The Bucs emerged victorious on Sunday, despite trailing by 10 points at halftime to the Indianapolis Colts. But the result was constantly in doubt, as Tampa Bay often elected to take difficult paths to victory. Late in the game, Leonard Fournette’s 28-yard touchdown run put the Bucs up 38-31 with 20 seconds left. That 7-point advantage represents almost certain victory at that point in the game, but the Bucs still almost blew it.
On the ensuing kickoff, Bradley Pinion pounded the ball into the end zone. But Colts return man Isaiah Rodgers fielded it under his own goal posts to bring the kick out. Rodgers erupted past the Bucs porous kickoff coverage unit, taking the kick back 72 yards to the Bucs 32. Only a clutch tackle by Mike Edwards saved a game-tying touchdown.
“Obviously, Mike, I think he hit top speed of his life chasing the guy on the kickoff return,” Bucs head coach Bruce Arians said. “And thank God he did.”
With 10 seconds left, the Colts had two shots to tie it. Lavonte David broke up Wentz’s first attempt, before Pierre Desir intercepted a Hail Mary at the 2-yard line to end the threat. In hindsight, Arians wishes he would have handled the last 30 seconds of the game better.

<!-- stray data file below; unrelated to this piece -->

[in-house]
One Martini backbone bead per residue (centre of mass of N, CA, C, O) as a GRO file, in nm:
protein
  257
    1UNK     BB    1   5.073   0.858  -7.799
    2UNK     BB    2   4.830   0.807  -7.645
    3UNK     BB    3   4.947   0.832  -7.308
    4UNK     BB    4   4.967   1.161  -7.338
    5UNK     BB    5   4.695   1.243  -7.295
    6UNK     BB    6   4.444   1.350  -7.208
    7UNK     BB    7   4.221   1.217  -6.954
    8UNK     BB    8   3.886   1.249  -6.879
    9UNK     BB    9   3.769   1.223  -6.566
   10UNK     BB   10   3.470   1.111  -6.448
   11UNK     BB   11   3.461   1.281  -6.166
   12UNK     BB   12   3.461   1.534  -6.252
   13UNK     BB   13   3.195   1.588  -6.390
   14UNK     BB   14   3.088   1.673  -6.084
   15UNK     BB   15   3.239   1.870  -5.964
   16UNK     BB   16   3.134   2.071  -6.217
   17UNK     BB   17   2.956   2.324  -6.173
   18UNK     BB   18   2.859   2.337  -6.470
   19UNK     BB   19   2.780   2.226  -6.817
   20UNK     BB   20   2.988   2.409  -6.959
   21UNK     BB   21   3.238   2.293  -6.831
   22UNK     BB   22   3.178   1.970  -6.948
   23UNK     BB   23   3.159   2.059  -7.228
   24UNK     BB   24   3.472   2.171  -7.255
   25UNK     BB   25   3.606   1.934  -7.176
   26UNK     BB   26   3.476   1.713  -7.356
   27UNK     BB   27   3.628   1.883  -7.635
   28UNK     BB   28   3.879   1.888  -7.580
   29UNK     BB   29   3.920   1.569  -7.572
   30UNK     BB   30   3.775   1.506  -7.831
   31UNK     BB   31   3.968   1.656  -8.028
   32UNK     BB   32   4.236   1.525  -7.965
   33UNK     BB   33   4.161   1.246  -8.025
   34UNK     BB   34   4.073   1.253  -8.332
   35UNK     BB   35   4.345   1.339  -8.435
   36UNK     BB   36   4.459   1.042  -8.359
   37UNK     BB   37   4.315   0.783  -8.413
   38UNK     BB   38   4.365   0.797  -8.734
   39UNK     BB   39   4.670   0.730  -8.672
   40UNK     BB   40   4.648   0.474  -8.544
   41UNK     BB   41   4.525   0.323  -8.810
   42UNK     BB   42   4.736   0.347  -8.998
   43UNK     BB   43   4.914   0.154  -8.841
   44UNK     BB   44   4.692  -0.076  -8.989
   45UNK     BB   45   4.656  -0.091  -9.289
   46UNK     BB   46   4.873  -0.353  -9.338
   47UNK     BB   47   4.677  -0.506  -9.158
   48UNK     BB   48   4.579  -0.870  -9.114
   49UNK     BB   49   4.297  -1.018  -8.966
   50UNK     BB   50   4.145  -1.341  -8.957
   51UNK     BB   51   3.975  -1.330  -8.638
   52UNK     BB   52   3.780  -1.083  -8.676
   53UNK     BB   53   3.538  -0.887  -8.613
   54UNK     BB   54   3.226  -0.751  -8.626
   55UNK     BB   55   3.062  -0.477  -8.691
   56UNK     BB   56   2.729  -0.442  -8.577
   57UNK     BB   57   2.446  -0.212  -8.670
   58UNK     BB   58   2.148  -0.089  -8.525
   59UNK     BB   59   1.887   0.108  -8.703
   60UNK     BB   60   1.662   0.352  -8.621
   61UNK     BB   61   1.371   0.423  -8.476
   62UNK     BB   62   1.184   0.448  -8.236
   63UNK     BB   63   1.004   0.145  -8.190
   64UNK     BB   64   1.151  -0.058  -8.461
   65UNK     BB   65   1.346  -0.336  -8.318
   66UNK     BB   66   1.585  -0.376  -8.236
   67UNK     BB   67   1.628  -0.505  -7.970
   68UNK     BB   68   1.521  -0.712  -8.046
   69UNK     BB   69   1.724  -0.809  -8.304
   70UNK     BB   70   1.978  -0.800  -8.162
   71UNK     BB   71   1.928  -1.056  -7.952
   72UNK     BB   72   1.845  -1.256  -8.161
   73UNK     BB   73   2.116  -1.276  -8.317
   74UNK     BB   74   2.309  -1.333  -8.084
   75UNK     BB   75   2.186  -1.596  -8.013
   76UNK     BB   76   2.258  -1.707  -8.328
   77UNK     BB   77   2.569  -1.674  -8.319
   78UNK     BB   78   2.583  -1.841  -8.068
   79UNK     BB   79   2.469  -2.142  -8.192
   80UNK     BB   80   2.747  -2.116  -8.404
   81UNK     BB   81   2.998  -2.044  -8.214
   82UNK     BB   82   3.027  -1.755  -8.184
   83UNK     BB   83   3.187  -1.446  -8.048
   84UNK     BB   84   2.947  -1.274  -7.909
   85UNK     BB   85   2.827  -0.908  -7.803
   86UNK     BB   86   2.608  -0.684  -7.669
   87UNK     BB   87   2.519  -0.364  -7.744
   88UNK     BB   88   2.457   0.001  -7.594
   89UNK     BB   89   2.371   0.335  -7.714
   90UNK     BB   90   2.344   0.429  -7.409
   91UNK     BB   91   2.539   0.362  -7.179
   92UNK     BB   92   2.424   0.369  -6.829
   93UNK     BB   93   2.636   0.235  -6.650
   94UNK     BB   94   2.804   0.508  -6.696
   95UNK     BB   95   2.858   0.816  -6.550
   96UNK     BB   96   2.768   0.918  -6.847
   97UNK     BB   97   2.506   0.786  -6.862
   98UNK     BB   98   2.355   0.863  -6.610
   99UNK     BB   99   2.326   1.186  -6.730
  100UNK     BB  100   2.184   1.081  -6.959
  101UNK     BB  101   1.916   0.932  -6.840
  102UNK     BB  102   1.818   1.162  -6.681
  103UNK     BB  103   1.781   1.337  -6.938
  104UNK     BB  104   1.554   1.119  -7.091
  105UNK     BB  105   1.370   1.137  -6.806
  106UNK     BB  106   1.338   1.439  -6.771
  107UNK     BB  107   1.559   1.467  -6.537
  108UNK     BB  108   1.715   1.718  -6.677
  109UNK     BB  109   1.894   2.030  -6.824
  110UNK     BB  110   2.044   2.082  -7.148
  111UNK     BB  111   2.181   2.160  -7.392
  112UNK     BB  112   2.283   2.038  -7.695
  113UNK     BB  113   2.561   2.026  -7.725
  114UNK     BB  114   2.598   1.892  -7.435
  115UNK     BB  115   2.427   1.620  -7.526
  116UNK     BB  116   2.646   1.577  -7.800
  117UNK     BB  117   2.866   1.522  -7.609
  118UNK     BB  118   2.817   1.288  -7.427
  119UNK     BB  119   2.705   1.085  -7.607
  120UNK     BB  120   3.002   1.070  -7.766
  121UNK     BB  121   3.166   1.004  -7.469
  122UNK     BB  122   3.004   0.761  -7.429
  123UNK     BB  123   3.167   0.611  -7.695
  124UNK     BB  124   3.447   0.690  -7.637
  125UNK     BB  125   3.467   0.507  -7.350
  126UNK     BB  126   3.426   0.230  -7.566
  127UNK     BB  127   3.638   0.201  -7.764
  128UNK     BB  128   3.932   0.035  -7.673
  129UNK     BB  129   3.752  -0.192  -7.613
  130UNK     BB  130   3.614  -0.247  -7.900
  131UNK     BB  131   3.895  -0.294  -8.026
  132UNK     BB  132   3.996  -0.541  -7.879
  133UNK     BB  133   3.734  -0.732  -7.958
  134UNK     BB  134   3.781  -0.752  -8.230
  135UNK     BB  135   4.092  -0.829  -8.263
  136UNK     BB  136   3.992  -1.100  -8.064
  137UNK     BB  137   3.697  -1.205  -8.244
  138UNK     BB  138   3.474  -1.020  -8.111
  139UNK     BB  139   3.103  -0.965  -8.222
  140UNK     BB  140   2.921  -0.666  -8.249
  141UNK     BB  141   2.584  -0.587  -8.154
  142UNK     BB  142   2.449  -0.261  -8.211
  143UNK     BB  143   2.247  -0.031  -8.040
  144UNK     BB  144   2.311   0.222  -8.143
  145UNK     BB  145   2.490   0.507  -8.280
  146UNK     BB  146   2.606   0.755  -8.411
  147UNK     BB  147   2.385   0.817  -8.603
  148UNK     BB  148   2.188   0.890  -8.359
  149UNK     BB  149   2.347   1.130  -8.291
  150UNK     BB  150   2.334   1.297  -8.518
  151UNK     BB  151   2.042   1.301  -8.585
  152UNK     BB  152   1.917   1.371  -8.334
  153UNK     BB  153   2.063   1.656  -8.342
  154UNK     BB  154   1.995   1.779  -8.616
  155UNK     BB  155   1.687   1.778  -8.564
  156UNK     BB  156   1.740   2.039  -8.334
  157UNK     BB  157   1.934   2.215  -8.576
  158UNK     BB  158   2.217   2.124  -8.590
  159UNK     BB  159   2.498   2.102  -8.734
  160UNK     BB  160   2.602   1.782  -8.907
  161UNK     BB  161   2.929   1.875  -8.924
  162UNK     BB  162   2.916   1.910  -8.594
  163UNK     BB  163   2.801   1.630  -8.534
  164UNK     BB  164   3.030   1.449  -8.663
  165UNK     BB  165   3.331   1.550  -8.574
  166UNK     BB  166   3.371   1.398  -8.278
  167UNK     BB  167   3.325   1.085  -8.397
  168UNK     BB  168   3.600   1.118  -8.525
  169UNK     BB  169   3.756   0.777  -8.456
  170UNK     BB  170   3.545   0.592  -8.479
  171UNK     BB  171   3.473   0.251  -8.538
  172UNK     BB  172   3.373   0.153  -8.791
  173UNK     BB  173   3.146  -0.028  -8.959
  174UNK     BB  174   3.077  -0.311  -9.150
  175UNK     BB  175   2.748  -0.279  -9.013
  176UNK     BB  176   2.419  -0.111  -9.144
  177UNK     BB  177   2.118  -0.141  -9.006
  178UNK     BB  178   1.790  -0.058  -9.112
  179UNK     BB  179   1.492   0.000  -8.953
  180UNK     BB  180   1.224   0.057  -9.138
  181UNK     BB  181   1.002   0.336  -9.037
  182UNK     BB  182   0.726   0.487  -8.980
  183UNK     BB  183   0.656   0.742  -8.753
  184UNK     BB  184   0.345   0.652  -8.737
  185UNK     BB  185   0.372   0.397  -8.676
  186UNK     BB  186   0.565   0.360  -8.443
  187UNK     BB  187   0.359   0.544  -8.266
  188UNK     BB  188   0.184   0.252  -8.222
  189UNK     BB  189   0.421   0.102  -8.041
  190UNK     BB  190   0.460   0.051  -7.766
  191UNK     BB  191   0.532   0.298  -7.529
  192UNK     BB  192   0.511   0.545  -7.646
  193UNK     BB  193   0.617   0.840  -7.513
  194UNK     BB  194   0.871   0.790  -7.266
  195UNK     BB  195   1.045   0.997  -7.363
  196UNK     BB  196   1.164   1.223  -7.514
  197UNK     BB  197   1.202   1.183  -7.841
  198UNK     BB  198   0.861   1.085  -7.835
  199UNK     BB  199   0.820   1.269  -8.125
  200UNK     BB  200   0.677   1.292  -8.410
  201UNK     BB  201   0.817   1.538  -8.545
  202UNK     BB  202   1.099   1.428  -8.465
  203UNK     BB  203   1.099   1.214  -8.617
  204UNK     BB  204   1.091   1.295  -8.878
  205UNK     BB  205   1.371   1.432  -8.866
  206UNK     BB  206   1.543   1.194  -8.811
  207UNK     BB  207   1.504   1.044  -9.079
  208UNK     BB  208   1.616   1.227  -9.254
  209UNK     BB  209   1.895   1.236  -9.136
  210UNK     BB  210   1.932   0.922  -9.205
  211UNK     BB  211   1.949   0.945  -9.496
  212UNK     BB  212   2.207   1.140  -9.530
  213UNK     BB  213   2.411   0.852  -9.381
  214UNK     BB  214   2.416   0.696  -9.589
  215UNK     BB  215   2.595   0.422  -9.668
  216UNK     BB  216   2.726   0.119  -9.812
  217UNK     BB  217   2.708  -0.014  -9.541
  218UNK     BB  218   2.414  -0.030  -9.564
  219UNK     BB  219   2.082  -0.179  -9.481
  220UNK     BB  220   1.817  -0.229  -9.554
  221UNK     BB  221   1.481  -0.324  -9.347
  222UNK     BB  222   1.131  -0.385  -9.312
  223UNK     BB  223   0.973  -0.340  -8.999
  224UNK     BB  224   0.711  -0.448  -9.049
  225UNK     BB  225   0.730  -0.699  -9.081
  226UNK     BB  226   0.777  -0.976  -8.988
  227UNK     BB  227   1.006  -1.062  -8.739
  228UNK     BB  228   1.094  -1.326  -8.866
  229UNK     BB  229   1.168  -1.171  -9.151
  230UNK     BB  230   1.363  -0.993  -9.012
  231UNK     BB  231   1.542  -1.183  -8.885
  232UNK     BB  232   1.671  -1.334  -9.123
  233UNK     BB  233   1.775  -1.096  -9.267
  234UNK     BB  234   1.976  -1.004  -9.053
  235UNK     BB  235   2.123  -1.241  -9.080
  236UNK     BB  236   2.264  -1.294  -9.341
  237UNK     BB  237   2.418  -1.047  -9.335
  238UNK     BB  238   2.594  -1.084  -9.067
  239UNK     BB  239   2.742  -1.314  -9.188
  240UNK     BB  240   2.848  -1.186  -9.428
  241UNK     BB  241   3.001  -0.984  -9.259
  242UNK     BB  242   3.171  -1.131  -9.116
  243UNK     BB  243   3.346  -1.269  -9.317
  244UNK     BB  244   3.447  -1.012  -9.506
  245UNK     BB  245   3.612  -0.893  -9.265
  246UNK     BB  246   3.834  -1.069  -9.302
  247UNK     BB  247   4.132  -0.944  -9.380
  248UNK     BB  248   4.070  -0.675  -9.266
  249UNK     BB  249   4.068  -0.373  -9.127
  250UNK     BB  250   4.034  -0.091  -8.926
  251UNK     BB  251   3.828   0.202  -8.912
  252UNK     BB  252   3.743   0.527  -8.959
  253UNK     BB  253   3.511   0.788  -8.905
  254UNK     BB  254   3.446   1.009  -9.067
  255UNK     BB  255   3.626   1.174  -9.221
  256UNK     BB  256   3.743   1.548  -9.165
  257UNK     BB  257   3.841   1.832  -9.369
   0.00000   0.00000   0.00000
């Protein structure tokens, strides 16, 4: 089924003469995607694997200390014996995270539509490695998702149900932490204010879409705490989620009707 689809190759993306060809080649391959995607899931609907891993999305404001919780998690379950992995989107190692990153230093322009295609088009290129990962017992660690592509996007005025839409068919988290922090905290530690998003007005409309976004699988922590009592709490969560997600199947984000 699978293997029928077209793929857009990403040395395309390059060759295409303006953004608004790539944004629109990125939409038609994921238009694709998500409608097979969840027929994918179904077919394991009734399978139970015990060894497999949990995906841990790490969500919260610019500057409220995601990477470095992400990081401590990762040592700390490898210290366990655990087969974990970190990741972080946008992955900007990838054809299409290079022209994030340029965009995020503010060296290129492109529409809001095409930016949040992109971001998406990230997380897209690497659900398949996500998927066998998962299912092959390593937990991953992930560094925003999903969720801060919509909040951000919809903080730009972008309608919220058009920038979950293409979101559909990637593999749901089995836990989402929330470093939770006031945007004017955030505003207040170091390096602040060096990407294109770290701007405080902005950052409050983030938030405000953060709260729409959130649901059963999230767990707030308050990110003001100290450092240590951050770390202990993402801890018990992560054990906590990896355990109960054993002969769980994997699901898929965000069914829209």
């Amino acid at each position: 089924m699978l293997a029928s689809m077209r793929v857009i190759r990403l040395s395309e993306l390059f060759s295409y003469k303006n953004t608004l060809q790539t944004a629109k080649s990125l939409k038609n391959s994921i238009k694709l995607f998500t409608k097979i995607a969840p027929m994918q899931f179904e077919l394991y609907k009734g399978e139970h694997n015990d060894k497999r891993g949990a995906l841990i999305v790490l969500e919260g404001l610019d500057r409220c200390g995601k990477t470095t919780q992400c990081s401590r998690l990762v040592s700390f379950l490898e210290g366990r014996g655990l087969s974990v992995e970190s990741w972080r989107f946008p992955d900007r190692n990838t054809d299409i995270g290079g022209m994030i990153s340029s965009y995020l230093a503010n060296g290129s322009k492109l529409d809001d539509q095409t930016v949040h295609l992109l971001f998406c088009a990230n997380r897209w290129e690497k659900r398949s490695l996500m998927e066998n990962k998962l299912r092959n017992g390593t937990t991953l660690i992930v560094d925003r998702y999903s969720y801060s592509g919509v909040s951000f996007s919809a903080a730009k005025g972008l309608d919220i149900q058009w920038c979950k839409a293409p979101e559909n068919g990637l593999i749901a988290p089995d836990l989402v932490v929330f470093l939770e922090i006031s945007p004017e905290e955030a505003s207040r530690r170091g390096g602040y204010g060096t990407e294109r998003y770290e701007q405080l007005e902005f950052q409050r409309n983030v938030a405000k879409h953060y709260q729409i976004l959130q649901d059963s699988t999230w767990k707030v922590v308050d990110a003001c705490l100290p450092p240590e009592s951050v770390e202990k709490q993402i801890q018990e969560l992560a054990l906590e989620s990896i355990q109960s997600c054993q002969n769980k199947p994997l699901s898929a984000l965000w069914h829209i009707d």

“Probably in hindsight, I would have got on the headset and told Leonard [Fournette] not to score,” Arians said. “So that you do take all the time off the clock and kick the field goal. And so you don’t have that kickoff return. Also in hindsight, we would not kick that ball deep.”
Bucs RB Leonard Fournette – Photo by: USA Today
In fairness to Arians, I have no issue with Fournette scoring a touchdown with 20 seconds left. I would never trust my game result to a kicker if I had another surefire option, even from chip shot range. Now, if there was 1:20 left on the clock, absolutely. Not going down at the 1 in that situation would have been a critical error. But with 20 seconds left, now the Colts need a touchdown with one timeout. It would take a colossal failure to lose the game at that point.
But, that colossal failure almost happened. And this is where I do blame Arians a little bit. Last year, the Bucs had the worst kickoff coverage unit in NFL history. This year, the Bucs are the third-worst coverage unit in the league. The only silver lining is that Bradley Pinion allows so few returns. Against the Colts, Pinion had sent every kick out of the end zone until the last one.
Why? Was it intentionally put in play? I’m not sure. But it was a mistake that can’t happen in that situation. Perhaps Arians just assumed Pinion would send the ball out of play like he almost always does. Maybe Pinion didn’t get a hold of it completely, and Rodgers had a shot at a return. Either way, I’m sure the Bucs will squib that kick on the ground down the middle of the field next time. I blame the coverage unit more than the coaching, but Arians is probably smart to improve his process a bit there too.
Jon Ledyard is PewterReport.com's newest Bucs beat writer and has experience covering the Pittsburgh Steelers as a beat writer and analyzing the NFL Draft for several draft websites, including The Draft Network. Follow Ledyard on Twitter at @LedyardNFLDraft
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